The National Law Review reports
As the COVID-19 public health emergency drags into its third year, we continue to keep track of efforts by the Food and Drug Administration (FDA) to combat fraud in the form of fake cures, counterfeit diagnostic tests, and other products claiming to prevent, treat, or detect infection by SARS-CoV-2 that are marketed without required FDA authorization. Our previous posts (see here and here) provided updates on joint and separate efforts by FDA and the U.S. Federal Trade Commission (FTC) throughout the pandemic to detect and eliminate these illegal products. In this post, we focus on FDA’s recent enforcement activities concerning COVID-19 diagnostic tests and the agency’s increasingly aggressive pursuit of entities offering counterfeit or unauthorized tests.
From one perspective, FDA appears to have pumped the brakes on enforcement activities relating to COVID-19 tests. Although the agency issued 15 Warning Letters to companies offering unauthorized tests between January 1 and July 31 of 2021, only two such letters issued since August 1, 2021 appear in FDA’s Warning Letter database. However, FDA’s device recall database tells a completely different story and serves as a striking reminder that such letters are not the only metric to consider when it comes to the agency’s enforcement powers.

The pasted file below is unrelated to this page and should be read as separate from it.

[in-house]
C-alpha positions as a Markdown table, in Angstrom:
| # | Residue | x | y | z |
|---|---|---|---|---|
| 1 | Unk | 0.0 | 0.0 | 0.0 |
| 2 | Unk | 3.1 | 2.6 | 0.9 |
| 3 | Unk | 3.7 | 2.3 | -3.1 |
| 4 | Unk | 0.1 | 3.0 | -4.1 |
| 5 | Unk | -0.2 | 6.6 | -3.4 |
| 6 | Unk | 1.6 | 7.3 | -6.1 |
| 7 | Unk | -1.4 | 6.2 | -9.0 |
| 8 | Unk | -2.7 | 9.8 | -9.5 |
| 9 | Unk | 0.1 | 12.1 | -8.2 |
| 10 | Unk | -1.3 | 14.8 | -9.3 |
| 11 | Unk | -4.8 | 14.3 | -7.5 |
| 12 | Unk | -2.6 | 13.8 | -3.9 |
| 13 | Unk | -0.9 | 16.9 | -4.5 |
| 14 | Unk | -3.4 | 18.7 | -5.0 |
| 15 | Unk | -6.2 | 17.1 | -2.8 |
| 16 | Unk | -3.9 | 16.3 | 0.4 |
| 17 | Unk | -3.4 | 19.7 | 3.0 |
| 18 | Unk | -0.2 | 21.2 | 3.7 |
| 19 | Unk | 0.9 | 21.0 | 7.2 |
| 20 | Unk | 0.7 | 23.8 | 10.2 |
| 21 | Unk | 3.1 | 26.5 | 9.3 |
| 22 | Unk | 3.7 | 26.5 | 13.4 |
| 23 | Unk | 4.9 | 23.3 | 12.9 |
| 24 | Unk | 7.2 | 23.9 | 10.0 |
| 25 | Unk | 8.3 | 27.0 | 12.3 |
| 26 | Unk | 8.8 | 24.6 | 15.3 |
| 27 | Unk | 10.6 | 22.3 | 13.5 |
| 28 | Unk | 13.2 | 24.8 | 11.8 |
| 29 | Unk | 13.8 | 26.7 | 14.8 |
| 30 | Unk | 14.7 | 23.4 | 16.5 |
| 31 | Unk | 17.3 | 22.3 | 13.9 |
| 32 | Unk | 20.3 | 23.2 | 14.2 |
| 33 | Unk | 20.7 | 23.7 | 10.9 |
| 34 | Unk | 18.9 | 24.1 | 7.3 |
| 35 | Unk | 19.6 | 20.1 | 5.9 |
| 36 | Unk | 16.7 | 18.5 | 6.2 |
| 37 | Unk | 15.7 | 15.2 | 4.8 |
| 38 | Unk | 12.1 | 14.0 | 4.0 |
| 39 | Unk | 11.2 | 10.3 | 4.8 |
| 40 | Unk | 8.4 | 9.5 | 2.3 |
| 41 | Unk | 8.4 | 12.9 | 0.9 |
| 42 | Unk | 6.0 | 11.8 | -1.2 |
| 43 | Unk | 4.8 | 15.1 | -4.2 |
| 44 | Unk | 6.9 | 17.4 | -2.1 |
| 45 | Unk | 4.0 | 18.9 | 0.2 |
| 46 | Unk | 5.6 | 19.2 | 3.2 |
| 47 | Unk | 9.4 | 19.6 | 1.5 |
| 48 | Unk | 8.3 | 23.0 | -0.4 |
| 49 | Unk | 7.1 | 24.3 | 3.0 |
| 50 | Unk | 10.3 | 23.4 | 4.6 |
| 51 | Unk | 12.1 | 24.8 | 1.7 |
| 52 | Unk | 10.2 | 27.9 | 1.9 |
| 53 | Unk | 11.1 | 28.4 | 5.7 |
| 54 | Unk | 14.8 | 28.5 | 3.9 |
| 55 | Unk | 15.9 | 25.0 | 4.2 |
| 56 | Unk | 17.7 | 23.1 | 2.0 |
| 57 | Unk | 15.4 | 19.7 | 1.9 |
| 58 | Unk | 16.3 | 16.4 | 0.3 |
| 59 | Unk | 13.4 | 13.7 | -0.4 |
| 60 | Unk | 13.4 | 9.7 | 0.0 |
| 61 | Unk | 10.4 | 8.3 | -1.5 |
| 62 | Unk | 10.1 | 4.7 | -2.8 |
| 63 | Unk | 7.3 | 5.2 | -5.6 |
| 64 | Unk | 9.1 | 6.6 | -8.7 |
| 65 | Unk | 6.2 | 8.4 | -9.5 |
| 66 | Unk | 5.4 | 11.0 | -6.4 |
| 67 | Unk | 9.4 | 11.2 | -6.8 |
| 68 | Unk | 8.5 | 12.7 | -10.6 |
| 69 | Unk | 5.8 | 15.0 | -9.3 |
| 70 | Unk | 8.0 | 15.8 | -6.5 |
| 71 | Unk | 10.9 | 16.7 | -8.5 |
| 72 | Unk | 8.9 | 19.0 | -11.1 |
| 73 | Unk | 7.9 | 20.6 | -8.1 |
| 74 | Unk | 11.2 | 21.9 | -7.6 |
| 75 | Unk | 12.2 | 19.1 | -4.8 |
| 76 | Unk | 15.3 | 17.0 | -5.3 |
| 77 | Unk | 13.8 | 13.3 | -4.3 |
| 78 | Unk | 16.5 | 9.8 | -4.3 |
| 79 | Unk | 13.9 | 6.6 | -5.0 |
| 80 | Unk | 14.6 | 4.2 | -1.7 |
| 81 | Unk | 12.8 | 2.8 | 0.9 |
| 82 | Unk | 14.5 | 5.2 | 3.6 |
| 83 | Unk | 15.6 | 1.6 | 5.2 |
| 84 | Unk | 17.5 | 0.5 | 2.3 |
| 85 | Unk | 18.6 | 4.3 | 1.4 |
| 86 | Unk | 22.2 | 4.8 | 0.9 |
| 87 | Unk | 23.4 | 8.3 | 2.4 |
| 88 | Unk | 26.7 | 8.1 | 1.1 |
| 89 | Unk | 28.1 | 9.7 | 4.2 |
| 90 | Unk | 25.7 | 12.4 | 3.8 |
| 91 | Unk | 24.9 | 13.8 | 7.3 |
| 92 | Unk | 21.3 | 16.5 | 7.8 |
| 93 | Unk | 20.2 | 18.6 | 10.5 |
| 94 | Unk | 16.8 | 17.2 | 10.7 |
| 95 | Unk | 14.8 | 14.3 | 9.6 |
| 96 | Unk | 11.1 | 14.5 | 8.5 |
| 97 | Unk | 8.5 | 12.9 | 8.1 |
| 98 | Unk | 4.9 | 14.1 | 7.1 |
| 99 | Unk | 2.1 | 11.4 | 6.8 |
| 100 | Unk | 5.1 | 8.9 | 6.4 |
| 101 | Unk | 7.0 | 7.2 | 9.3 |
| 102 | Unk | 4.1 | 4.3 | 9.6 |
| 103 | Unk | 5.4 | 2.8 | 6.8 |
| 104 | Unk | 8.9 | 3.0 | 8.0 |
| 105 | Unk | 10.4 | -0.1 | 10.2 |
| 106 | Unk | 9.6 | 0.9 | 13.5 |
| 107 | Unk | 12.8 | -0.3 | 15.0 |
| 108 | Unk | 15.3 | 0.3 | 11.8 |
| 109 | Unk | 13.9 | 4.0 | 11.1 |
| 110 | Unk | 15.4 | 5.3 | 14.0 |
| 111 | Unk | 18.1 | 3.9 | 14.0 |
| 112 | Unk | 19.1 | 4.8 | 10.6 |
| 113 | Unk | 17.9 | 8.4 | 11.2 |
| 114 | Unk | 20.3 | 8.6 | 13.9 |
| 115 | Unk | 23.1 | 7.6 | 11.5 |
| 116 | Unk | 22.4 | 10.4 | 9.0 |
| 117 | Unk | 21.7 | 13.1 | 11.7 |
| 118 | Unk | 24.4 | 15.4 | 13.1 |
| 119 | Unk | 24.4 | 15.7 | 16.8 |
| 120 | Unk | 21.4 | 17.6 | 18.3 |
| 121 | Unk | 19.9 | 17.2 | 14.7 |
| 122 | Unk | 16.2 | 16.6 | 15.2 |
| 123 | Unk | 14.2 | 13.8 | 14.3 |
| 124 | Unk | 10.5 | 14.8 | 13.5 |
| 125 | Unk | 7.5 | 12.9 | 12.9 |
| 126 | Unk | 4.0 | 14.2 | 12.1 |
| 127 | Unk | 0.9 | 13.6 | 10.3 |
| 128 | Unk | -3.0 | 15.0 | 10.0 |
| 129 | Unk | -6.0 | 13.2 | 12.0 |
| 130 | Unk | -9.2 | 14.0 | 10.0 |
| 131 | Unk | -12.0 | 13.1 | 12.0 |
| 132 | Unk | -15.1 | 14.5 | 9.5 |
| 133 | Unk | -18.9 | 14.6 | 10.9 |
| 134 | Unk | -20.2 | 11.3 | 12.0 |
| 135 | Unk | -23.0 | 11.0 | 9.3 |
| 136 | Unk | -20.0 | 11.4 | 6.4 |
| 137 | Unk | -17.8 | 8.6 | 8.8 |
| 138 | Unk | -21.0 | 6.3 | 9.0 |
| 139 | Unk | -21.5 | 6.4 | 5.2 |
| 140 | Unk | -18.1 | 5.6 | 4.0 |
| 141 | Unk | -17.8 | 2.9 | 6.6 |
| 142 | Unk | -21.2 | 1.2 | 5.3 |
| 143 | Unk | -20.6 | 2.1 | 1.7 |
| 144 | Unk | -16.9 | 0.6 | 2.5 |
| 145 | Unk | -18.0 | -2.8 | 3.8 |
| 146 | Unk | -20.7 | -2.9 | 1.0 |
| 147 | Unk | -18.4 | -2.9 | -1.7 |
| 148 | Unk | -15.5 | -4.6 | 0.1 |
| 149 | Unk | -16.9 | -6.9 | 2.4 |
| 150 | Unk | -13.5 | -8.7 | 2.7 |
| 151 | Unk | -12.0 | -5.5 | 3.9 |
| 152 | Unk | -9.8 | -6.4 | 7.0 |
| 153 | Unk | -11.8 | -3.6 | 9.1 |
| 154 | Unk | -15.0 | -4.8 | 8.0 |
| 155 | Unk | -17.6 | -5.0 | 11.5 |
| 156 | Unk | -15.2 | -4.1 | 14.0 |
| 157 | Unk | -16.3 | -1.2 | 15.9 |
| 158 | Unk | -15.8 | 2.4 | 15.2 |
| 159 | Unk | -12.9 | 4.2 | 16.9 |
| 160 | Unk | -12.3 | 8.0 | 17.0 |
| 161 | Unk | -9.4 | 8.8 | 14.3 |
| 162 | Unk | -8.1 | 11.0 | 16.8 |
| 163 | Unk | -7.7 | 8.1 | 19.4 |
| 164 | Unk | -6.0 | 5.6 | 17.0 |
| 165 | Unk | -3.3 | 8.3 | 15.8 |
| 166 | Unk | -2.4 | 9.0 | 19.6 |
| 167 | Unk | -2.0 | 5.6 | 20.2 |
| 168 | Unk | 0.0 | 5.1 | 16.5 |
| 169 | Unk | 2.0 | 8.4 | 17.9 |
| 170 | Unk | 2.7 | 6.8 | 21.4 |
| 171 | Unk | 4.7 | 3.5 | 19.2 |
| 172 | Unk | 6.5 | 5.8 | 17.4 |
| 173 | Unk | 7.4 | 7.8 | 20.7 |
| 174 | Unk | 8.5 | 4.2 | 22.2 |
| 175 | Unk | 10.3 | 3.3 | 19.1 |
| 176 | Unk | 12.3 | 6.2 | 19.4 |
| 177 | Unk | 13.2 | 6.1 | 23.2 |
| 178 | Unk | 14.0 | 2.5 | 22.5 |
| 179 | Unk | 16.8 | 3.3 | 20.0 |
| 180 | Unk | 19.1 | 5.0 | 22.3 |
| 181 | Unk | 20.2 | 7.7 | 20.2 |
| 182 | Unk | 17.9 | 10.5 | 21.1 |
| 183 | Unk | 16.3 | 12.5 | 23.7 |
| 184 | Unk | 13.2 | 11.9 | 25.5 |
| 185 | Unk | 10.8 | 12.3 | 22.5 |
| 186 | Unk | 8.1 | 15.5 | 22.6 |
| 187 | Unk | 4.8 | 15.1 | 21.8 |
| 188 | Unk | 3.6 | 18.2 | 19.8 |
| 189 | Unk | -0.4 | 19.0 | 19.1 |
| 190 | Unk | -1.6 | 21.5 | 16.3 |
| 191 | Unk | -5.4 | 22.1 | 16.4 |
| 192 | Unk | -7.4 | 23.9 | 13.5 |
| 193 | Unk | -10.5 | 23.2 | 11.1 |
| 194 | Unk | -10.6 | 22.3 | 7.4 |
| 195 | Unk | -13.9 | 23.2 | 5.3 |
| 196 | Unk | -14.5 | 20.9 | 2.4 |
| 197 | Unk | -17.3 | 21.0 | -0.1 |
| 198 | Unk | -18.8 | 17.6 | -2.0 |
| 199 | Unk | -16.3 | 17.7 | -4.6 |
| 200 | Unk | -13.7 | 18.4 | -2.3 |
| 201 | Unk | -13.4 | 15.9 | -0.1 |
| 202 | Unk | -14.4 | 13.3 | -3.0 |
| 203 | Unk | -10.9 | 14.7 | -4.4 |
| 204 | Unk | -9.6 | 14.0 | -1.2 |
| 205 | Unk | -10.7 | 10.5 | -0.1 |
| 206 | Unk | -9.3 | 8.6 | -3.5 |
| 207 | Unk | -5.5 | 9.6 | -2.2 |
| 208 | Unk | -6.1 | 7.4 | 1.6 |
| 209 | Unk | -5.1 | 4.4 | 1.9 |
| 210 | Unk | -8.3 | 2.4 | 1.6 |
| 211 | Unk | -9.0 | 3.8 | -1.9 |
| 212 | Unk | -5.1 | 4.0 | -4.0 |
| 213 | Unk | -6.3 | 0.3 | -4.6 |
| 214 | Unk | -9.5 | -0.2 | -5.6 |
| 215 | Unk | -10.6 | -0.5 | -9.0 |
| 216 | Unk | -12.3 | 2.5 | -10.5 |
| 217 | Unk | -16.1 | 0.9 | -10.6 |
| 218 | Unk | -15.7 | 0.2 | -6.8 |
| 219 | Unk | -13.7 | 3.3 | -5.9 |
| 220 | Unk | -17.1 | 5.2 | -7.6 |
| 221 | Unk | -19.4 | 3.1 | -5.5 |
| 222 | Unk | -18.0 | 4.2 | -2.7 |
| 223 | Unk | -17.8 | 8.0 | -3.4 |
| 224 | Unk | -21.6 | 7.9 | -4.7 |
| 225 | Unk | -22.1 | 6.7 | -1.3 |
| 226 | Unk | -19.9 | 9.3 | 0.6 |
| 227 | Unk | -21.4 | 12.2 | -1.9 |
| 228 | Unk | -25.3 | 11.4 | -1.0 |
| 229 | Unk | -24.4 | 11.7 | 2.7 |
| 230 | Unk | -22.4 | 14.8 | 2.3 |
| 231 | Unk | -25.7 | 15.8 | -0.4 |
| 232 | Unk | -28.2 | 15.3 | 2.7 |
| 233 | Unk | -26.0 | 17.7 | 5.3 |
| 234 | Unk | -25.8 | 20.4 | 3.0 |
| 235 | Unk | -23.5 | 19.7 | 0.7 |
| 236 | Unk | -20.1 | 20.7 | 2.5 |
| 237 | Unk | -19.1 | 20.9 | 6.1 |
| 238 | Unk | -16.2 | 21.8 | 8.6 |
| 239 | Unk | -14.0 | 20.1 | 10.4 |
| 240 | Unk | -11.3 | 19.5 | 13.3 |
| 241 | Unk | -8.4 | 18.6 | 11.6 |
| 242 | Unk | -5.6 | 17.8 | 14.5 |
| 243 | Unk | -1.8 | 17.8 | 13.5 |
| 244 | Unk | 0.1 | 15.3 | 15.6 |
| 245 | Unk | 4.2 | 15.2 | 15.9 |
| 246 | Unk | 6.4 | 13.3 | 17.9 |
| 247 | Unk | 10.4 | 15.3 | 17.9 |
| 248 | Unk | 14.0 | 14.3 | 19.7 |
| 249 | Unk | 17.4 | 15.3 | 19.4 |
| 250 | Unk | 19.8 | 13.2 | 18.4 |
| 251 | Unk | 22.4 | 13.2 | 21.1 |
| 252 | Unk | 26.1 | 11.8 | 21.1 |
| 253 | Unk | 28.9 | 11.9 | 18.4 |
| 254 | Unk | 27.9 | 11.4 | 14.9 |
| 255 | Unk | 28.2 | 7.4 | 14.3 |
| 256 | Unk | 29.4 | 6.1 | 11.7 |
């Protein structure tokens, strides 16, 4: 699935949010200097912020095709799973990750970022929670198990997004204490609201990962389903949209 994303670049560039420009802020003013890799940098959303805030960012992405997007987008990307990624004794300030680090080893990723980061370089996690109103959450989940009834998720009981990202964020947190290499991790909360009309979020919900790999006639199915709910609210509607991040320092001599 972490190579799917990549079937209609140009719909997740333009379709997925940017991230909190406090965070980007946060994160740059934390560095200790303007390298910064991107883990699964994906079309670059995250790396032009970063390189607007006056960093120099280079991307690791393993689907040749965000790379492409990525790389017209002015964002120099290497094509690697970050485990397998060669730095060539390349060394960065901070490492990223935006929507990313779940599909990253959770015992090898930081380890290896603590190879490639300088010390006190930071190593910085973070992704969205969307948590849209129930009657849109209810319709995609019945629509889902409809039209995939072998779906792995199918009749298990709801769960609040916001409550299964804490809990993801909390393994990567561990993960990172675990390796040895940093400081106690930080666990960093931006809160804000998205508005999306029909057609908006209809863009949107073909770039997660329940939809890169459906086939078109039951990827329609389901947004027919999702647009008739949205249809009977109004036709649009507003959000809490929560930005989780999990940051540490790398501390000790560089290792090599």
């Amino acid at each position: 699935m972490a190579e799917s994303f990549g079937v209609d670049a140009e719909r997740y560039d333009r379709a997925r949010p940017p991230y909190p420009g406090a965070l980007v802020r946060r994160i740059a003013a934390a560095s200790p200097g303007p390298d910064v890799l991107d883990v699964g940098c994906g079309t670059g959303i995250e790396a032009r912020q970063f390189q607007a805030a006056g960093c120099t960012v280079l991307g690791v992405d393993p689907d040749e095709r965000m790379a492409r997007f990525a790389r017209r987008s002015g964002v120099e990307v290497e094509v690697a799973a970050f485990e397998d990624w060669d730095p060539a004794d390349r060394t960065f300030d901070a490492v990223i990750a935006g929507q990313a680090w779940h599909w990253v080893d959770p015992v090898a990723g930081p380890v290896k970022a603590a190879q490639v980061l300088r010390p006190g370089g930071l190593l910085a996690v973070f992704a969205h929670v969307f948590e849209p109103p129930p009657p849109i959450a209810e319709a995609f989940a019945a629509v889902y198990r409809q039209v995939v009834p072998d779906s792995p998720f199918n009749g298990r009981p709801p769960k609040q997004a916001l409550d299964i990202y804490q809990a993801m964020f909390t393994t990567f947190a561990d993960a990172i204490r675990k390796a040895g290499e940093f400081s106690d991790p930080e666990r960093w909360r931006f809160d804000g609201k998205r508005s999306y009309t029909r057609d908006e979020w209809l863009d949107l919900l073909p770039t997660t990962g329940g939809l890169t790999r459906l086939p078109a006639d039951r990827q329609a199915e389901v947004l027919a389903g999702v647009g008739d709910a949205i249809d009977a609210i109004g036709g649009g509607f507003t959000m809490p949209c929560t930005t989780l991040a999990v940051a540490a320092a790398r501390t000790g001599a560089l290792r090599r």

Notably, since August 1, 2021, companies initiated 40 recalls for COVID-19 test products classified under product codes QLT, QKP, QJR, and QKO. By comparison, companies initiated a total of 89 recalls for products in the same device classifications when we look back over the course of the entire pandemic (i.e., starting in March 2020). Furthermore, FDA has designated 17 of the 40 recalls commenced since August 1, 2021 as Class 1 recalls (the highest risk classification for a recall of an FDA-regulated product), whereas only 23 recalls for these same product codes have been designated as Class 1 since the start of the pandemic. The fact that just over 40% of the recalls for COVID-19 tests were initiated in the past nine months and that almost half of those recalls are Class 1 illustrates FDA’s zeal to root out poor quality and unauthorized tests from the U.S. marketplace. Indeed, most of the Class 1 recall descriptions state that the diagnostic test products are being removed from the market because they did not receive authorization from FDA.
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